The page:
Long ago, I was dispatched to a land far, far away to install a computer system and train the locals in its proper use and maintenance. The land in question is 6,524 miles (give or take a little continental drift) from Silicon Valley, and is inhabited by very bright people with comparatively small hands.
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The plan was that I would stay two weeks and do the initial installation. Toward the end of my time a colleague would join me and stay on an additional two weeks to do further training and troubleshooting. Irreconcilable language differences notwithstanding, all went reasonably well until one Saturday night when my coworker Don and I were looking for something to do. From our 7th floor hotel window in Taipei, we zeroed in on the only neon sign we could hope to read which happened to say “BOWLING.”
The alley we entered was cavernous and echoed with the clatter of scattering pins. We approached the counter and pantomimed our desire to bowl. Unfortunately, Don is a large man, larger still by Chinese standards, and the only shoes he could squeeze into were about as comfortable as an airline seat.
But the real challenge was finding a ball, all of which were drilled for smaller hands. The best Don could do was to find one that could accommodate his fingers to the first knuckle. As he prepared for his opening roll, the neighboring lanes suddenly fell silent. Perhaps out of politeness or curiosity, the Chinese paused to watch an American demonstrate his bowling prowess. A small crowd gathered behind us.
Don stared menacingly at the pins and began his approach. But as he swung the ball back, it flew off his fingertips like a rock launched by a medieval catapult, scattering onlookers in all directions.
Not all disasters are recoverable.
Bowling as a metaphor for disaster recovery is not altogether unsuitable (beyond the fact that Don and I didn’t know enough Chinese to apologize properly, and further embarrassed ourselves by barely breaking 120).
Imagine “disaster” is the bowler, and the pins are your business. Most of the time, disaster rolls gutter balls; that is, calamity misses your company. Relieved, you watch the news footage, cringe at the damage, listen to distraught survivors, and exhale in gratitude for being spared. Disasters are what happen to other people in other locations.
Until they don’t.
Every so often, disaster will groove a ball between the one and the three pins, and our precisely arranged world explodes. And, unless we have an automatic pinsetter to replace the totality of our losses, game over.
The challenge is not just to collect and reset the scattered pins; but like damaged data, they must be reset with absolute exactitude. Bowling pins are, by design and necessity, identical in height, weight and shape. But what if the best a machine could do was to reset damaged pins of varying heights and missing chunks. Could the game be expected to continue as before? Yet lost data creates the same conditions which, depending on the severity of the loss, range from being suboptimal to being ruinous.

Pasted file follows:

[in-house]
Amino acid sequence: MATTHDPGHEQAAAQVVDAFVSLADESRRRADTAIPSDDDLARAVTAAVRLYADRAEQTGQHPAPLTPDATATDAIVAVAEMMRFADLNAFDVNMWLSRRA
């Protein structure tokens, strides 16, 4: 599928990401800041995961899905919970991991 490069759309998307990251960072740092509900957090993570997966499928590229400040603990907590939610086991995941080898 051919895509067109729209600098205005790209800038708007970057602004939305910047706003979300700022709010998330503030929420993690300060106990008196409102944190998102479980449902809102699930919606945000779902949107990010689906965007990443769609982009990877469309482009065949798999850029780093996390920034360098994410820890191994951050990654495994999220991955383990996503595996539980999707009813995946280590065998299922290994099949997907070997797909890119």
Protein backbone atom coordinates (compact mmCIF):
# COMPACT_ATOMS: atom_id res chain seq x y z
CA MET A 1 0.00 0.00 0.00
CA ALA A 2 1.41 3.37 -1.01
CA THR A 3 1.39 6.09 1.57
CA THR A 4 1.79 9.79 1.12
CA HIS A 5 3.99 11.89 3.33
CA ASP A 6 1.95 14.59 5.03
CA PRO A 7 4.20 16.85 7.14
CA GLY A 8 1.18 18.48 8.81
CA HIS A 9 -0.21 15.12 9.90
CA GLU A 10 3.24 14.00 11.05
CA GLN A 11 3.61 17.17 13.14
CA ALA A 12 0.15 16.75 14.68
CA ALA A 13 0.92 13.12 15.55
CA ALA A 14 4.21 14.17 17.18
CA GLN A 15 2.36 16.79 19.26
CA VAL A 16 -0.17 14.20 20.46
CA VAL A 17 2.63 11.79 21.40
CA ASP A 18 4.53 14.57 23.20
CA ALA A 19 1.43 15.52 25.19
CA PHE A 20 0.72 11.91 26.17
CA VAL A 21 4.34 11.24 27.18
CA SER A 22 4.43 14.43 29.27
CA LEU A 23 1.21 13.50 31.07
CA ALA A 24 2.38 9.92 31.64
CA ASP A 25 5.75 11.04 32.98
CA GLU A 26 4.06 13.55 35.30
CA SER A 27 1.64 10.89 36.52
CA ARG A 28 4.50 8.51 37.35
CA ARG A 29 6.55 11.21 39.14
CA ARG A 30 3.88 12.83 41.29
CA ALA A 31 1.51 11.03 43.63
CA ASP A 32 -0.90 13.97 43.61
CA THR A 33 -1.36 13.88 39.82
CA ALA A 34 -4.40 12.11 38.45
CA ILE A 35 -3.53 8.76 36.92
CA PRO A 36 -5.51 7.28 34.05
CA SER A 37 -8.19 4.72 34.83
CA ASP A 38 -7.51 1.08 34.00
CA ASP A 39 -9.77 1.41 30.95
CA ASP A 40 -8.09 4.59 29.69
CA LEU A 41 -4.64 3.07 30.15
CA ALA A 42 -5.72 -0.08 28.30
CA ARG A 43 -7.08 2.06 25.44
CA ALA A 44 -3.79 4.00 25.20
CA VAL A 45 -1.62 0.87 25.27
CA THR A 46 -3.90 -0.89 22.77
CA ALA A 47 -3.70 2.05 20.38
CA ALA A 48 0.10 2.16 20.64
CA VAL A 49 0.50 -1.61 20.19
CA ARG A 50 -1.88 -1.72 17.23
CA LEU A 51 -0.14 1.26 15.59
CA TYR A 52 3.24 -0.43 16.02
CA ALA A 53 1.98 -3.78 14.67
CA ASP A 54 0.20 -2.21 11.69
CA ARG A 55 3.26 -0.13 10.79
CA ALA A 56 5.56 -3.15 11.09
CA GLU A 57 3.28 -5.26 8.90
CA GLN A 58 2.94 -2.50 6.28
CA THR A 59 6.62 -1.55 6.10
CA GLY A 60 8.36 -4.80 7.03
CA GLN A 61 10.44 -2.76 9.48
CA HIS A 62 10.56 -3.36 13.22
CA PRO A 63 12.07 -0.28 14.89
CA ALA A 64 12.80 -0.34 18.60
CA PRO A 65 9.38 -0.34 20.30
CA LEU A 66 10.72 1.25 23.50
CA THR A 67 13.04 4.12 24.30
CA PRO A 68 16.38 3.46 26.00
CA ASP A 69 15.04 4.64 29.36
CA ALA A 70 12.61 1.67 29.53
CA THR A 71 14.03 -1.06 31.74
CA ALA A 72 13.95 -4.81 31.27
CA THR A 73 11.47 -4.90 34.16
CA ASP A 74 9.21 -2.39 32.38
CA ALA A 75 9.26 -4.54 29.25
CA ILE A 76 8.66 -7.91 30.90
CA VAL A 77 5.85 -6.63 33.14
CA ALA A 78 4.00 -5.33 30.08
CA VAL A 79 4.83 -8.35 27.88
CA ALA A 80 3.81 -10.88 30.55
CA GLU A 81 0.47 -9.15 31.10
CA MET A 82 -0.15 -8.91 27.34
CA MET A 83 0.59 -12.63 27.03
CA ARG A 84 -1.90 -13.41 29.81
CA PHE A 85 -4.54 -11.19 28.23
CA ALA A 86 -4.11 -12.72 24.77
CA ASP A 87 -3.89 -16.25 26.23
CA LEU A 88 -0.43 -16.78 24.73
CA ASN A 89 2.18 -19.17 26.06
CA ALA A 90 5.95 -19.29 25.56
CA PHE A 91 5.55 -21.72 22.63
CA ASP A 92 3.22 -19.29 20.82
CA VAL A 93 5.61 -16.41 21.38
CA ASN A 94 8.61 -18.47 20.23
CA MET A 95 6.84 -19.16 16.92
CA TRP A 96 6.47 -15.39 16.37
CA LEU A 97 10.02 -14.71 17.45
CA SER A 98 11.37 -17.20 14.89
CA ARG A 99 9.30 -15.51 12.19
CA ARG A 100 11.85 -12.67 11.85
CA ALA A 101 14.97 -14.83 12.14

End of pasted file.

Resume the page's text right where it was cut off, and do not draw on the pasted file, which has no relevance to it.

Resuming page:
In point of fact, in tournament play there are always two alternate lanes reserved in case something untoward should happen. The goal is to replicate optimal conditions and thus allow the competition to continue. Much as a remote system which mirrors transactions in real time ensures uninterrupted access and data security.
The range of possible disasters has seemingly grown as the weather on the planet becomes less hospitable, and its inhabitants more volatile. To the already formidable array of natural disasters, we must now contend with a new generation of catastrophes from events such as grid failures, hacking, EMP attacks, and acts of terrorism.
But if uncertainty is the new normal, anticipation is the cure. And quick, decisive action is the essence of effective anticipation. There is no such thing as anticipation after the fact. Well, there is, but it’s called regret.
In Taipei we installed the computer in the spring when temperatures were still bearable. But as the system began to heat up the computer room, it became evident that air conditioning would be needed to get through the summer months. I mentioned it casually to the operations manager thinking he would follow the same bureaucratic business practices common in the states: fill out a requisition, wait for approvals, get bids, schedule the work, and maybe by the time your toddler graduates from college, you just might get an air conditioner.
But less than an hour after I mentioned it, I was startled by loud hammering on the computer room wall. Seconds later, there was a hole in the wall, and shortly thereafter, someone was shoving an air conditioner into the open space. In that moment, whatever doubts I had about the future success of the installation were erased. What my Chinese counterparts clearly understood was that waiting unprepared for disaster is inviting disaster.
During the days of the burgeoning environmental movement, the joke in California was that the definition of an environmentalist was the guy who already had his cabin in Lake Tahoe.
If you’re in IT and you’re a bowler, and a 7-10 split is your idea of a “disaster,” then you must already have a failsafe disaster recovery plan.
If not, disaster is about to roll its next ball.
This article is written by Victor Rozek, who is an award-winning columnist and writes for IT Jungle The Four Hundred. #victor4maxava
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